Philippine President Rodrigo Duterte has said he will visit Russia and China to “open alliances” with the two states.
Since his election, the Filipino leader has made invective-laden speeches against Western partners and their leaders, including the US President Barack Obama, decrying them for interfering in Philippine’s domestic affairs.
At the heart of this emerging dispute is not some fundamental geopolitical clash, but the issue of human rights.
Duterte may be inflaming tensions, but on foreign policy he has the law on his side. The Philippines’ 1987 constitution enshrines the principle of independence. It says:
The [Philippine] state shall pursue an independent foreign policy. In its relations with other states, the paramount consideration shall be national sovereignty, territorial integrity, national interest and the right to self-determination.
This policy of independence mandates that the country should not align itself with either the West or the East, but instead pursue friendly relations with all relevant international actors depending on the national interest.
So on the surface, Duterte is simply fulfilling his constitutional duty as the new national commander-in-chief. But a closer look reveals that the Filipino president has something more specific in mind.
It’s the emphasis on non-dependence on America that is unique to Duterte’s foreign policy preference. For almost a century, the Philippines has stood shoulder-to-shoulder with US, first as a colony and later as a staunch regional ally.
The Armed Forces of the Philippines and the broader Philippine security establishment have, over the decades, heavily depended on financial assistance, logistical support and intelligence cooperation from the US. In many ways, Washington is indispensable to Philippine national security interests.
And, in light of rising tensions in the South China Sea – with Beijing expanding its military, para-military and construction footprint across Philippine-claimed waters – Manila has become ever more dependent on American military assistance.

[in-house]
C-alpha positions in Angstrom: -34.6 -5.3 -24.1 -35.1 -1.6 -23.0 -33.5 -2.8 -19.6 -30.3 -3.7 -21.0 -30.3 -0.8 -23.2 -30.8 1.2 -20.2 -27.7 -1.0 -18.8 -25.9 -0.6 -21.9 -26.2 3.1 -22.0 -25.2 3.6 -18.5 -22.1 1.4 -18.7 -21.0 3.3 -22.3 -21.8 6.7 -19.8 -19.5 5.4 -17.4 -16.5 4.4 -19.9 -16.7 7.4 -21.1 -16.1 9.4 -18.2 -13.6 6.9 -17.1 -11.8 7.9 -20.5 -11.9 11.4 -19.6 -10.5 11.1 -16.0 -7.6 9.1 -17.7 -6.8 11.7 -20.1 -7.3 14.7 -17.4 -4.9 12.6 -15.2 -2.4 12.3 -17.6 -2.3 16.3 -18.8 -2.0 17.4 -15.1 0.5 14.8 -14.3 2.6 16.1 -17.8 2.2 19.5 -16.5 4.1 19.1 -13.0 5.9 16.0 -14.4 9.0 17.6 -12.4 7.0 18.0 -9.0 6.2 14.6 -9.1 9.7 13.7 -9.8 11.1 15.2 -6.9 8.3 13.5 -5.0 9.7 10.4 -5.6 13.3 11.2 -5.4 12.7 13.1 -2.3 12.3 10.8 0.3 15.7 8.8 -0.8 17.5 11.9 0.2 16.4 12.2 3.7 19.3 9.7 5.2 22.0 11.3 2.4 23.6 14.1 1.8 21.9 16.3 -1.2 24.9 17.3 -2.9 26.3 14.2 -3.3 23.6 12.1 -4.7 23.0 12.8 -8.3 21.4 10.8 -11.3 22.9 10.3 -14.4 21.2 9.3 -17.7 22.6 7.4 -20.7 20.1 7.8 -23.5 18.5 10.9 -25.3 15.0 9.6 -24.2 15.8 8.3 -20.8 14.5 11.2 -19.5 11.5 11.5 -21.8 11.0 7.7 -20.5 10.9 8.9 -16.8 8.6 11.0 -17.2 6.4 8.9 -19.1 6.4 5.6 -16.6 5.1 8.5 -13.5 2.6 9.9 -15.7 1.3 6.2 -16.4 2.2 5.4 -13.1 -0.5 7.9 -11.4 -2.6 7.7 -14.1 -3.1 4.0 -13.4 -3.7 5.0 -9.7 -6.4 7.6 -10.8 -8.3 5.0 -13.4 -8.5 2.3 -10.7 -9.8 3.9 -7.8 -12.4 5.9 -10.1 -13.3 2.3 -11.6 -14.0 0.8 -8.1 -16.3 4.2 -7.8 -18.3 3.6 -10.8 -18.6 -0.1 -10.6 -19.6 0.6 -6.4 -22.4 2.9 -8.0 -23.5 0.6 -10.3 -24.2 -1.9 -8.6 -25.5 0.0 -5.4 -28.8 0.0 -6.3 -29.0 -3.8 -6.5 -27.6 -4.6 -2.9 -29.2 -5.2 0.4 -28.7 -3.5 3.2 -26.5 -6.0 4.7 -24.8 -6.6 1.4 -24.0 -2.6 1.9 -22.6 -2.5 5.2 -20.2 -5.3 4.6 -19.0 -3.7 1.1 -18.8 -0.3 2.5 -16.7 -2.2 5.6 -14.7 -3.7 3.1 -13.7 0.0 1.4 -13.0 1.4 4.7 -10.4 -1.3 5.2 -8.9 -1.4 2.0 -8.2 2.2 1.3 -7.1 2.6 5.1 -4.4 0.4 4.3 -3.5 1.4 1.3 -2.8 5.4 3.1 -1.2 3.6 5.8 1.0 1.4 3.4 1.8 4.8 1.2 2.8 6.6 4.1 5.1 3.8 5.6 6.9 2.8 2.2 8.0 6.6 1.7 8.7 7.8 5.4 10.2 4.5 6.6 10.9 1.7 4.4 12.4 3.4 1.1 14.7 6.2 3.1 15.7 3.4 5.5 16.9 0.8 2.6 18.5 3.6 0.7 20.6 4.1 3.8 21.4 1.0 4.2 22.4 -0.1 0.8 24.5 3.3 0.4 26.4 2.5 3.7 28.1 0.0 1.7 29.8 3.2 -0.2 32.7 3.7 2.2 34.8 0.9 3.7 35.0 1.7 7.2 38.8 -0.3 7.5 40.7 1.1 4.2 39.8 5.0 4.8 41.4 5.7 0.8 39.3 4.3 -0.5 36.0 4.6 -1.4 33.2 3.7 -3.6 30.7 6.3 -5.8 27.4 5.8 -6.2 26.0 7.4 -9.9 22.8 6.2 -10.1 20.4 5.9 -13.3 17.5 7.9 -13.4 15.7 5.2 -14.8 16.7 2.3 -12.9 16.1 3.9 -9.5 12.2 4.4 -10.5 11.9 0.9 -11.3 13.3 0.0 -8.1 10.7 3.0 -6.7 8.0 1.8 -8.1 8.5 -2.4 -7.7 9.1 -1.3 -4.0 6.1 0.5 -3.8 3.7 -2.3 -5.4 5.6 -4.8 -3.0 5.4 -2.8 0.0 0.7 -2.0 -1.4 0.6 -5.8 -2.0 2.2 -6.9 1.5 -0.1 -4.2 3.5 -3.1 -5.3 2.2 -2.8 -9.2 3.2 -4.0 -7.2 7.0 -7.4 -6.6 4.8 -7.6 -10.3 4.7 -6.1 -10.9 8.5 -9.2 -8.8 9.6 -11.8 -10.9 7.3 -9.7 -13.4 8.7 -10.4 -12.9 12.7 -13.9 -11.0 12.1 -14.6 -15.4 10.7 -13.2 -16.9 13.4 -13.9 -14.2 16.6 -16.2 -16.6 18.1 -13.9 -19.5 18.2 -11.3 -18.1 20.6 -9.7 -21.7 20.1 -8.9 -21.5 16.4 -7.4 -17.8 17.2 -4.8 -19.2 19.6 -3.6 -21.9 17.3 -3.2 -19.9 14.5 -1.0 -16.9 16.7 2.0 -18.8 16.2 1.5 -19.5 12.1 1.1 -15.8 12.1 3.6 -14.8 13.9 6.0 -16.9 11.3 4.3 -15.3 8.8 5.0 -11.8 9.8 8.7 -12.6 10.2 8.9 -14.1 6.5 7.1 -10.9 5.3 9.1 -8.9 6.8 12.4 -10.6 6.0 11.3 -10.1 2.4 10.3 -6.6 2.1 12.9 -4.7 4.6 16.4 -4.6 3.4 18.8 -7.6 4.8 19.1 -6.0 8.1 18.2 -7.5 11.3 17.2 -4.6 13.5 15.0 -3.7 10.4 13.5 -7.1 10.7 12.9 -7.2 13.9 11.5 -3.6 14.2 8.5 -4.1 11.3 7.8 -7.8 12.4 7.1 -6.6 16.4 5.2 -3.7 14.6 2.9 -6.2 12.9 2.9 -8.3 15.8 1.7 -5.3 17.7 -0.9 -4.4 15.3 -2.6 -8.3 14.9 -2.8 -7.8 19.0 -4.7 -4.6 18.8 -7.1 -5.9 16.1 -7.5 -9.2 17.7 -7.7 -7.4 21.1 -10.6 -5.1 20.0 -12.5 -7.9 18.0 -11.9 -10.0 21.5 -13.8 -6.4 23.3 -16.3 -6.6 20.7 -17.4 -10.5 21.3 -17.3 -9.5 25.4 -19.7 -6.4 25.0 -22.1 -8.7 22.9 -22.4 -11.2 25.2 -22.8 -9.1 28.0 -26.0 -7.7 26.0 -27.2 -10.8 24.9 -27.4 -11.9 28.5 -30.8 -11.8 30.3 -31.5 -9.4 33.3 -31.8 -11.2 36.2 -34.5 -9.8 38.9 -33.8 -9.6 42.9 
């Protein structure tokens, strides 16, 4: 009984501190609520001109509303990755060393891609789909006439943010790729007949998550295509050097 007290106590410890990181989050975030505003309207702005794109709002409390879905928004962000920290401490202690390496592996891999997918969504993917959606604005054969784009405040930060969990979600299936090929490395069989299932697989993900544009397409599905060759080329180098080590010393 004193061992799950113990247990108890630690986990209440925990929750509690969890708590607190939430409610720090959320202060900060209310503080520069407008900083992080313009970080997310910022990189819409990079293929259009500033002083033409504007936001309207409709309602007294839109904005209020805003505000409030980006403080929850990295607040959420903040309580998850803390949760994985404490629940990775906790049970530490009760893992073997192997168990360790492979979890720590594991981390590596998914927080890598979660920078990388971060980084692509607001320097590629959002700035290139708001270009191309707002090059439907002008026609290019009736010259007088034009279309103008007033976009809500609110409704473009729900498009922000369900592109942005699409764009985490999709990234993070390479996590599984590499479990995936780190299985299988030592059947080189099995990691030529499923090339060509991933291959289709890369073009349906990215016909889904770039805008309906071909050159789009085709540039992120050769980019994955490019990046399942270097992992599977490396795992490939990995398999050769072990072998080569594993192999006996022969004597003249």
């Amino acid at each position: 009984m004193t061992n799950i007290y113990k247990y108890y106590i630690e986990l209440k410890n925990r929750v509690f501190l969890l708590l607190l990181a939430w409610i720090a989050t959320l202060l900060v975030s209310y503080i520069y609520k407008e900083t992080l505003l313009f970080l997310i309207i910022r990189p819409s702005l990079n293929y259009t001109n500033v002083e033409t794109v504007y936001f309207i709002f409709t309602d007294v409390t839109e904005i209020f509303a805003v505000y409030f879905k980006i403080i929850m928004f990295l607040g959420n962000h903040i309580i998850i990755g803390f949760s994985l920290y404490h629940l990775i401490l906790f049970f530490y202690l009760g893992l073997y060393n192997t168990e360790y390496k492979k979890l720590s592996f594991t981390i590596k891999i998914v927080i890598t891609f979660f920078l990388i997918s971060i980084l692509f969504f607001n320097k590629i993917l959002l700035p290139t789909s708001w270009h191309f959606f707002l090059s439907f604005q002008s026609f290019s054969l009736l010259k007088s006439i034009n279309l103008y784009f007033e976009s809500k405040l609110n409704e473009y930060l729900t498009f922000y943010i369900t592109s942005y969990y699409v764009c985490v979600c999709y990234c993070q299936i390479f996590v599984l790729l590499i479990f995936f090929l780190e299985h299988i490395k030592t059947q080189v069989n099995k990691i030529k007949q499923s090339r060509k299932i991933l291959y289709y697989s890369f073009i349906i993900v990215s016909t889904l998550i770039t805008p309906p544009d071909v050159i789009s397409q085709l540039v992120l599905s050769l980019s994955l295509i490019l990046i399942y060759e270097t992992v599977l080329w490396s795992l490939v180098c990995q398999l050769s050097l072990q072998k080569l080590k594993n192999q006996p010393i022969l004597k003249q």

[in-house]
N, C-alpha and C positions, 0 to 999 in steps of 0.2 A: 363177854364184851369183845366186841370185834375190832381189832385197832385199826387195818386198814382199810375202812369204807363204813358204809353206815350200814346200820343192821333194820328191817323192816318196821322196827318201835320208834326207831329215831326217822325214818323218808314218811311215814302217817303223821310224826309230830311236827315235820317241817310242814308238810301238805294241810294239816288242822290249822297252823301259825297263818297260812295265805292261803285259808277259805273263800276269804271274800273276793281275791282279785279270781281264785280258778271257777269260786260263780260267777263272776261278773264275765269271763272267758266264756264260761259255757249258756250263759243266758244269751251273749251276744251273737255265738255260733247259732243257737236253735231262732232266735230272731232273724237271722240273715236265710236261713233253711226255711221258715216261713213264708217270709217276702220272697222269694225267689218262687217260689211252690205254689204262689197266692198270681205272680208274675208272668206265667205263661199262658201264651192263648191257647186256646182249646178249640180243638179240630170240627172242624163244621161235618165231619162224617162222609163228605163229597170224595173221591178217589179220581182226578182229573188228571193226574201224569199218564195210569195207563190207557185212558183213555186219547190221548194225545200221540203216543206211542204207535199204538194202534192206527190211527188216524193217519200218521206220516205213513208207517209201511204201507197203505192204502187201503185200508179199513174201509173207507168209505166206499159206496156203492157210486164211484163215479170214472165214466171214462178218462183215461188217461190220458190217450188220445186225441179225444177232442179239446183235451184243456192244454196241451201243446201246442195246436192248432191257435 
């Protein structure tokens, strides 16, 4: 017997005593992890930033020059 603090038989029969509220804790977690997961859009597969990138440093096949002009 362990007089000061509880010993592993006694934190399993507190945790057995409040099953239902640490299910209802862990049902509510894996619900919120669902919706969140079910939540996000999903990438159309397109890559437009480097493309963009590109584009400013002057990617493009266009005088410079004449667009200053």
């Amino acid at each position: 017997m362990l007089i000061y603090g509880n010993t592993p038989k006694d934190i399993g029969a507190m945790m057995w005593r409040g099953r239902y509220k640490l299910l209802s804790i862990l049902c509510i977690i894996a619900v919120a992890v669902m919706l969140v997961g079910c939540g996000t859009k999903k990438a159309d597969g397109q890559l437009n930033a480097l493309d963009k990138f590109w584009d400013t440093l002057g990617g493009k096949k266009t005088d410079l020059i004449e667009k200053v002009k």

For Duterte, however, his country has become too subservient and too dependent on a foreign power that isn’t reliable enough. He has, on multiple occasions, openly questioned the US’s commitment to the Philippines amid the maritime spats in the region.
Washington has never clarified whether the US-Philippine mutual defence treaty covers the specific areas of dispute in the South China Sea. And US military assistance to the Philippines pales in comparison to that enjoyed by European and Middle Eastern allies.
As a self-described socialist and long-term mayor of the frontier city of Davao in southern Philippines, Duterte also harbours some misgivings about the role of the US in the conflict in the Mindanao region during his tenure.
Everybody needs good neighbours
Duterte has always emphasised the necessity of forging close and friendly ties with other Asian countries, particularly economic giants such as China and Japan, which are crucial to the Philippines’ economic development.
Despite the bitter disputes in the South China Sea, he has consistently called for dialogue and peaceful management of territorial spats, while welcoming large-scale Chinese infrastructure investments in the country.
In this sense, the foul-mouthed, tough-talking president of the Philippines is a pragmatist on foreign policy, especially when compared to his more urbane predecessor, Benigno Aquino, who went so far as likening China to Nazi Germany.
In itself, a policy geared towards less dependence on the US and more engagement with China seems sensible for a country like the Philippines. And realistically, the Philippines isn’t forging military alliances with Moscow and Beijing anytime soon.
Some critics are likening Duterte to Hugo Chavez, the staunchly anti-American Venezuelan president who served from 2009 until his death in 2013, suggesting he will plunge an erstwhile American ally into the embrace of Eastern powers.
But given the depth of economic and strategic ties between Manila and the West and the hard-to-resolve territorial tensions between Manila and Beijing, it is likely that the Philippines will, at most, move along the path of Turkey under President Recep Tayyip Erdoğan.
Erdoğan has had occasional diplomatic dust-ups over democracy and human rights issues with the West, but the fundamentals of military-to-military and investment relations remained intact.
Just as Erdogan’s Turkey, Duterte’s Philippines is unlikely to decouple from the West, though bilateral relations are no longer sacrosanct.
Richard Javad Heydarian is an assistant professor in International Studies at the De La Salle University.